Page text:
CDC vaccine advisers vote to recommend updated Covid-19 boosters
By Brenda Goodman, CNN
(CNN) -- The US Centers for Disease Control and Prevention's independent vaccine advisers voted 13-1 Thursday to recommend updated Covid-19 vaccine boosters from Pfizer/BioNTech and Moderna.
Both shots are bivalent vaccines that combine the companies' original vaccine with one that targets the Omicron subvariants BA.4 and BA.5.
Pfizer's updated vaccine is a 30-microgram dose authorized for people 12 and older. Moderna's updated vaccine is a 50-microgram dose authorized for 18 and older.
The Advisory Committee on Immunization Practices also voted to repeal its previous recommendations for Moderna and Pfizer's original boosters for these age groups.
CDC Director Dr. Rochelle Walensky will need to decide whether to sign off on the committee's recommendation before the shots can be administered.
An OK from the CDC would mean updated boosters could be administered within days -- both to older people who may have received a booster just a few months ago and to younger people who haven't been eligible for an additional booster during the Omicron wave.
Several members of the committee said they were uncomfortable recommending a vaccine with no data on its performance in humans to back it.
"We're been extrapolating the data that has been seen with the bivalent BA.1, and hopefully, we'll have similar data for BA.4 and BA.5.," said Dr. Pablo Sanchez, a pediatrician at Ohio State University and a member of the committee.
"So I'm just concerned about that extrapolation. And because and ultimately, I really don't want to establish a precedent of recommending a vaccine that we don't have clinical data," Sanchez says.
That prompted a quick rebuttal from government experts who work with the committee.
"I just would like to remind the committee that every year, we use influenza vaccines that are based on new strains without clinical studies being done," said Dr. Melinda Wharton, associate director for vaccine policy at the CDC's National Center for Immunization and Respiratory Diseases.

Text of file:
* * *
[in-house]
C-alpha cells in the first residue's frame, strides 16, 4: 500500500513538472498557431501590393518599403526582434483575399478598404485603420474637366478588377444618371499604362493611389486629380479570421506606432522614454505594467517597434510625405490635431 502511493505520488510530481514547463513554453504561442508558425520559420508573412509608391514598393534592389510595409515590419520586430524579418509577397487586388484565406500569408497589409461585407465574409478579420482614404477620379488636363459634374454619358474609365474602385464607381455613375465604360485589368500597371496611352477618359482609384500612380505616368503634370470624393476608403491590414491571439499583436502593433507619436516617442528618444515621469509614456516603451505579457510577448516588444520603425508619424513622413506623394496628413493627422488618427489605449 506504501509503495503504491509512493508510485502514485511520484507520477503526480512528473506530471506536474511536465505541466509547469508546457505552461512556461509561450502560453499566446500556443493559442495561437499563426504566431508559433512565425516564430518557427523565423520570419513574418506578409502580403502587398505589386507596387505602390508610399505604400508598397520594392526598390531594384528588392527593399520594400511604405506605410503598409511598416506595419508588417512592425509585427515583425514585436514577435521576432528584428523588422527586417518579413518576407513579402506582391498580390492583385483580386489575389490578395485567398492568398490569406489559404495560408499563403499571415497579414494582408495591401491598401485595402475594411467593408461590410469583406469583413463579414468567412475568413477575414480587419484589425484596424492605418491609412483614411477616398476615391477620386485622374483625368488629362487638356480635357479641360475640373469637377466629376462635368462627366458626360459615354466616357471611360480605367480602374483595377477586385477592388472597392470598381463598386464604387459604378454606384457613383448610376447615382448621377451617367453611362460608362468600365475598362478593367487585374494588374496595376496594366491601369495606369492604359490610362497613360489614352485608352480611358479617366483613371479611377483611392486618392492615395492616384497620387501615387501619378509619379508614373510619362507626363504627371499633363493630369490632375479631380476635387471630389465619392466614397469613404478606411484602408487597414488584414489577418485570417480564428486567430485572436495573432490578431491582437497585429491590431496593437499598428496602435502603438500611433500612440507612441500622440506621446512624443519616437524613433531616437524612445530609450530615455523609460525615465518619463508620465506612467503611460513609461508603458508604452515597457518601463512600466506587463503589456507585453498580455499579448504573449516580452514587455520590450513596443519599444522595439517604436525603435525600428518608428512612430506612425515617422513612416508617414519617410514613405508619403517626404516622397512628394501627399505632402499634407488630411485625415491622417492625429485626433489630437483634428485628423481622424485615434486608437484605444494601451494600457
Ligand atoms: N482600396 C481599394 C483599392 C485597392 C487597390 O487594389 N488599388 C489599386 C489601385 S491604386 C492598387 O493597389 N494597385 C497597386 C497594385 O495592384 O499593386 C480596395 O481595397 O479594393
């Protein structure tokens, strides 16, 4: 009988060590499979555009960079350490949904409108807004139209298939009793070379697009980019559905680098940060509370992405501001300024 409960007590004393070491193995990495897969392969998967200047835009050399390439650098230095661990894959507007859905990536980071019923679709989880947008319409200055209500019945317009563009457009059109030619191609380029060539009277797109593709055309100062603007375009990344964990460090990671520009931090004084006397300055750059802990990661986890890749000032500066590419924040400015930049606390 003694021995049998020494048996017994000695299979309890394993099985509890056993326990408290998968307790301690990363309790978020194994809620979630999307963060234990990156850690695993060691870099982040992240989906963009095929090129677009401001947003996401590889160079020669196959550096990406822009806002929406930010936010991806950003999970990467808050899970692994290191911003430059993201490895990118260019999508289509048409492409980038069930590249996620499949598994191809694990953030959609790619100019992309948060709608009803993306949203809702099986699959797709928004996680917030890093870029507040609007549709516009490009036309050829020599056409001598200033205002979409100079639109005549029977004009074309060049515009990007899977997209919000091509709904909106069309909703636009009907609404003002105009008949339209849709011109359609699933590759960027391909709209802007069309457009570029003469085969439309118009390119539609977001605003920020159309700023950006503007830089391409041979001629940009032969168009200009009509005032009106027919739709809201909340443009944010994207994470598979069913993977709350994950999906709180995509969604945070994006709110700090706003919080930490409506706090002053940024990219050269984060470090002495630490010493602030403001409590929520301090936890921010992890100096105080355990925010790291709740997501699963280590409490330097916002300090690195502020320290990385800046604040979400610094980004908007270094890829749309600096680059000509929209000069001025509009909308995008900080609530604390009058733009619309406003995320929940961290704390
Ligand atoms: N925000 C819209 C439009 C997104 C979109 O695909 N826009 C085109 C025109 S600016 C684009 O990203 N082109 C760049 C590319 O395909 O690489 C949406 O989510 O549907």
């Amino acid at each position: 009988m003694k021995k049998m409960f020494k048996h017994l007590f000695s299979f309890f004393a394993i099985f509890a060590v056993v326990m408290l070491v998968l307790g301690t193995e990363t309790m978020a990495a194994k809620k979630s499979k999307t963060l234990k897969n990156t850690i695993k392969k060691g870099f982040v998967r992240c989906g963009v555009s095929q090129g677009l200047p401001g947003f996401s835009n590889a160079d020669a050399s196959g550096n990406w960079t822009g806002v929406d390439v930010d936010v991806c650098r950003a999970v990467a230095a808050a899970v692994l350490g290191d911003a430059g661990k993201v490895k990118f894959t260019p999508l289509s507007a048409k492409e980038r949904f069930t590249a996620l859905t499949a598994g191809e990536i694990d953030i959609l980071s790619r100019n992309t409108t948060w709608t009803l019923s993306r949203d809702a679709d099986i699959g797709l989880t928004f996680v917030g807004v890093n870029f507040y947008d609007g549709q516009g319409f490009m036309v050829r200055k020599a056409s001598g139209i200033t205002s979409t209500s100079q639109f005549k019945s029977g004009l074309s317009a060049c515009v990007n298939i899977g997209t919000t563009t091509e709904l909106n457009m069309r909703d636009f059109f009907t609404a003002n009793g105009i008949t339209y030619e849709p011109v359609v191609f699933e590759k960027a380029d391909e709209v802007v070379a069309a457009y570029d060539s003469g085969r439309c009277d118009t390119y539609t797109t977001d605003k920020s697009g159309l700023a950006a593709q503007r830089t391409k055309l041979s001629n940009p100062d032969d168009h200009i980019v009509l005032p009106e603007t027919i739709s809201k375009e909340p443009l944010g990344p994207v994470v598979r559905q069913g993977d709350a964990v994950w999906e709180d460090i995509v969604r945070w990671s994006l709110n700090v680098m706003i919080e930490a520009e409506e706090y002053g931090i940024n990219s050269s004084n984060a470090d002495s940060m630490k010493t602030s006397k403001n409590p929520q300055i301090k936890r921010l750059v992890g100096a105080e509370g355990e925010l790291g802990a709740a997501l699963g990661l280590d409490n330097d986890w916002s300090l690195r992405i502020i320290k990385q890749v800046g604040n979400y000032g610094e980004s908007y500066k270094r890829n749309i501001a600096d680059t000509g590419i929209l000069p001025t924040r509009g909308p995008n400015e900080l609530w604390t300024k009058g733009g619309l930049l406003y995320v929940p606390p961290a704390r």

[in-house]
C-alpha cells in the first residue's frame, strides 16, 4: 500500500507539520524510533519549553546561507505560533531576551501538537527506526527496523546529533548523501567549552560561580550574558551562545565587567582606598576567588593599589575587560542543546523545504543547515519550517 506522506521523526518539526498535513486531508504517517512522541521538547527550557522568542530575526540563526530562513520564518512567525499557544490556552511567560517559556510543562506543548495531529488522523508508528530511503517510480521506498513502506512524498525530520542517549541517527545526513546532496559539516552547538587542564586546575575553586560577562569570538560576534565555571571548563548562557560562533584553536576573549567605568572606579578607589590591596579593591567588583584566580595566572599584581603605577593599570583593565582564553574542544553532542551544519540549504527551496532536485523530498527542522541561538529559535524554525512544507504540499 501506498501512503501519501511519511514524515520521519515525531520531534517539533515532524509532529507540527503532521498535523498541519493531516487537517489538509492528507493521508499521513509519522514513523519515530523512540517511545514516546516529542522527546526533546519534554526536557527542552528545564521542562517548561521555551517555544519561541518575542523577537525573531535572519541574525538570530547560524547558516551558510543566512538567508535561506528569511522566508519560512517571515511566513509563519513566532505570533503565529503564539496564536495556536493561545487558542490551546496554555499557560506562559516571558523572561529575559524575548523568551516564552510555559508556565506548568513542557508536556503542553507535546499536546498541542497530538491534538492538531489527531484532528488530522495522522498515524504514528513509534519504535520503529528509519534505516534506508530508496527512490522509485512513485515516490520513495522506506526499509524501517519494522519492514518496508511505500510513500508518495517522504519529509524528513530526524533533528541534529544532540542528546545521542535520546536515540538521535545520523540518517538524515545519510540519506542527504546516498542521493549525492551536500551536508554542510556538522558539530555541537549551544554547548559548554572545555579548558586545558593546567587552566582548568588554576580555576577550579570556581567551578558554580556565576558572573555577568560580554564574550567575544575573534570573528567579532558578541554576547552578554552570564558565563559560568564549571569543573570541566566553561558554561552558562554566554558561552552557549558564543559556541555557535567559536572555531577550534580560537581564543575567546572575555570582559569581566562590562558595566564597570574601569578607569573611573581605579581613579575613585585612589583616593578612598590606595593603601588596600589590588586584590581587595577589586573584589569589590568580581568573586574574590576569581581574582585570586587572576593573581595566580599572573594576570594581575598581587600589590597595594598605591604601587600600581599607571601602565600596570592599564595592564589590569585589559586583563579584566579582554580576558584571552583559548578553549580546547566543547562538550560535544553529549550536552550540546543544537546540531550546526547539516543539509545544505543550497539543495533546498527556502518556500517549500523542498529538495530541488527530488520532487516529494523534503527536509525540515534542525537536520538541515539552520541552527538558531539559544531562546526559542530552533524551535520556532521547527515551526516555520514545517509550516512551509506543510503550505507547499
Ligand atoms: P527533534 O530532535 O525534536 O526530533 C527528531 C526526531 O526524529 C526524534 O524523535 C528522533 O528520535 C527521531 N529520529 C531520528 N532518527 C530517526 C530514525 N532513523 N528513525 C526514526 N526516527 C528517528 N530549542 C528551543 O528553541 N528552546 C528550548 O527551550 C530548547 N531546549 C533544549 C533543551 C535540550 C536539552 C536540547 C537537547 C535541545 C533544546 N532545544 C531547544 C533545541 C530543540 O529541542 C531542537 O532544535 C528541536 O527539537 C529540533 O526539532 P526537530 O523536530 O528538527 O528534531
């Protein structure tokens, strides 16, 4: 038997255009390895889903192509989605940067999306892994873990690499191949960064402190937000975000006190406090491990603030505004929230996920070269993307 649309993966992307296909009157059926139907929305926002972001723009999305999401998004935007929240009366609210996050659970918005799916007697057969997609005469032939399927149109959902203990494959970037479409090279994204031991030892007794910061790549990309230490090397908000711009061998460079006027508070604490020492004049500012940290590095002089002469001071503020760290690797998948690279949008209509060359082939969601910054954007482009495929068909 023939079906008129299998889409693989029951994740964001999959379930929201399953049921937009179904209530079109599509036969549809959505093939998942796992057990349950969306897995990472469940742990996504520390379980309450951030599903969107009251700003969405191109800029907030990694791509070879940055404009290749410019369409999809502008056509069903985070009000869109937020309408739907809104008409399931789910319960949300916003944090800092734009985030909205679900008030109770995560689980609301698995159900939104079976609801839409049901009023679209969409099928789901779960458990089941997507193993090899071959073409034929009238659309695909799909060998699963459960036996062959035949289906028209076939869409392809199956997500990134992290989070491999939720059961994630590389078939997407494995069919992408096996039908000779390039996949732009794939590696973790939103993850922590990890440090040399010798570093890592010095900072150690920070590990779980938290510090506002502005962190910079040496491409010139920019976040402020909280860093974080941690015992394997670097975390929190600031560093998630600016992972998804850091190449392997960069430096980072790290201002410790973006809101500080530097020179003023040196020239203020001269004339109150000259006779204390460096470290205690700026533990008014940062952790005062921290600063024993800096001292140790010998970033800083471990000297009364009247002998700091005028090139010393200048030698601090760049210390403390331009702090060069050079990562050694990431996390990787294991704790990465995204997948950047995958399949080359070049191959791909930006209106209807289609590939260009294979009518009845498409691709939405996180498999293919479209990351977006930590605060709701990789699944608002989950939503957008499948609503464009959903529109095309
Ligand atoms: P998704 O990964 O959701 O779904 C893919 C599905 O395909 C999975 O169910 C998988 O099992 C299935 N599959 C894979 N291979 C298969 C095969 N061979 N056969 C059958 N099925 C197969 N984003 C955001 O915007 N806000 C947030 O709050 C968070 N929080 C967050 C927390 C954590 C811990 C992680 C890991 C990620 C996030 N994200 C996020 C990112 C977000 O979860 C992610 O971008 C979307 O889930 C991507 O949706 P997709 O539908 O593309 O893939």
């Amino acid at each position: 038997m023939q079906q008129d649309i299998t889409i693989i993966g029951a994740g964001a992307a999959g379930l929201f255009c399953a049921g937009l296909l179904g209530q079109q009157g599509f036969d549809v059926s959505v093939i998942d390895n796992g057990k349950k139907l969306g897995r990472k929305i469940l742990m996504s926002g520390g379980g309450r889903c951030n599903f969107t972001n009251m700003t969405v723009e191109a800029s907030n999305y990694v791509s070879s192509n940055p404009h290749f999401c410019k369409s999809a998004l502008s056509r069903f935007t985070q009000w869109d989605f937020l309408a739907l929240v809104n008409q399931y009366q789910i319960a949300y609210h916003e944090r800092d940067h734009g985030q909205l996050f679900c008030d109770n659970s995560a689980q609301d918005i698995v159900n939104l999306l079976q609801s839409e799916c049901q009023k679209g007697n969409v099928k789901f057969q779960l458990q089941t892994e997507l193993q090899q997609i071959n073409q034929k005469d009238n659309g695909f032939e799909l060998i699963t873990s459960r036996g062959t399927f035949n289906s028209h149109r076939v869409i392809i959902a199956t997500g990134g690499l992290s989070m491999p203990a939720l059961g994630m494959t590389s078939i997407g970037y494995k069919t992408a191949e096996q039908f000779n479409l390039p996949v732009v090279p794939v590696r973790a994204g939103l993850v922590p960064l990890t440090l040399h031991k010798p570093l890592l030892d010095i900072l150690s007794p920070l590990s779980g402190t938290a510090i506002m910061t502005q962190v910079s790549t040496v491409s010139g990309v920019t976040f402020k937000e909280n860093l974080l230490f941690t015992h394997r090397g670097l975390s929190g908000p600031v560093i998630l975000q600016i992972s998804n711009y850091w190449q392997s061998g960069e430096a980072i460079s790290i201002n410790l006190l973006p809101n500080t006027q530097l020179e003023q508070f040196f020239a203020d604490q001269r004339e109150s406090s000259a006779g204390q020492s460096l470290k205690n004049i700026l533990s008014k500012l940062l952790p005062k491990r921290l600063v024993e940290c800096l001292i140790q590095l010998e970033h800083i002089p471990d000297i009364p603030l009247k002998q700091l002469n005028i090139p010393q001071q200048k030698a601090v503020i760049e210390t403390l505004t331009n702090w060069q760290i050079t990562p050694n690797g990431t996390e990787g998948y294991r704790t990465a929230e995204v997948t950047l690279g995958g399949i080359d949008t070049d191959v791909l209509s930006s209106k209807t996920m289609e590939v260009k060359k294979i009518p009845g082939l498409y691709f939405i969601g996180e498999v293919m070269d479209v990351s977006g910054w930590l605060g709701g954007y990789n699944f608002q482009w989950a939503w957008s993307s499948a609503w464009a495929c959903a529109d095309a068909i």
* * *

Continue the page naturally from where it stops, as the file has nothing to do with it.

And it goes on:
Dr. Doran Fink, deputy director of the Division of Vaccines and Related Products Applications at the US Food and Drug Administration, added, "I do appreciate the amount of discomfort that I'm hearing from committee members who are being asked to take this leap with the Covid vaccines that they haven't been asked to make previously with the Covid vaccines.
"FDA felt very comfortable with the approach of extrapolating the safety and effectiveness or rather the known and potential benefits," Fink said.
The updated boosters were authorized by the FDA on Wednesday. They do not replace shots for the primary series.
About two-thirds of the total US population is vaccinated against Covid-19 with an initial series, according to data from the CDC. But less than half of those with their initial series -- and less than a third of the total population -- has also gotten a booster.
™ & © 2022 Cable News Network, Inc., a Warner Bros. Discovery Company. All rights reserved.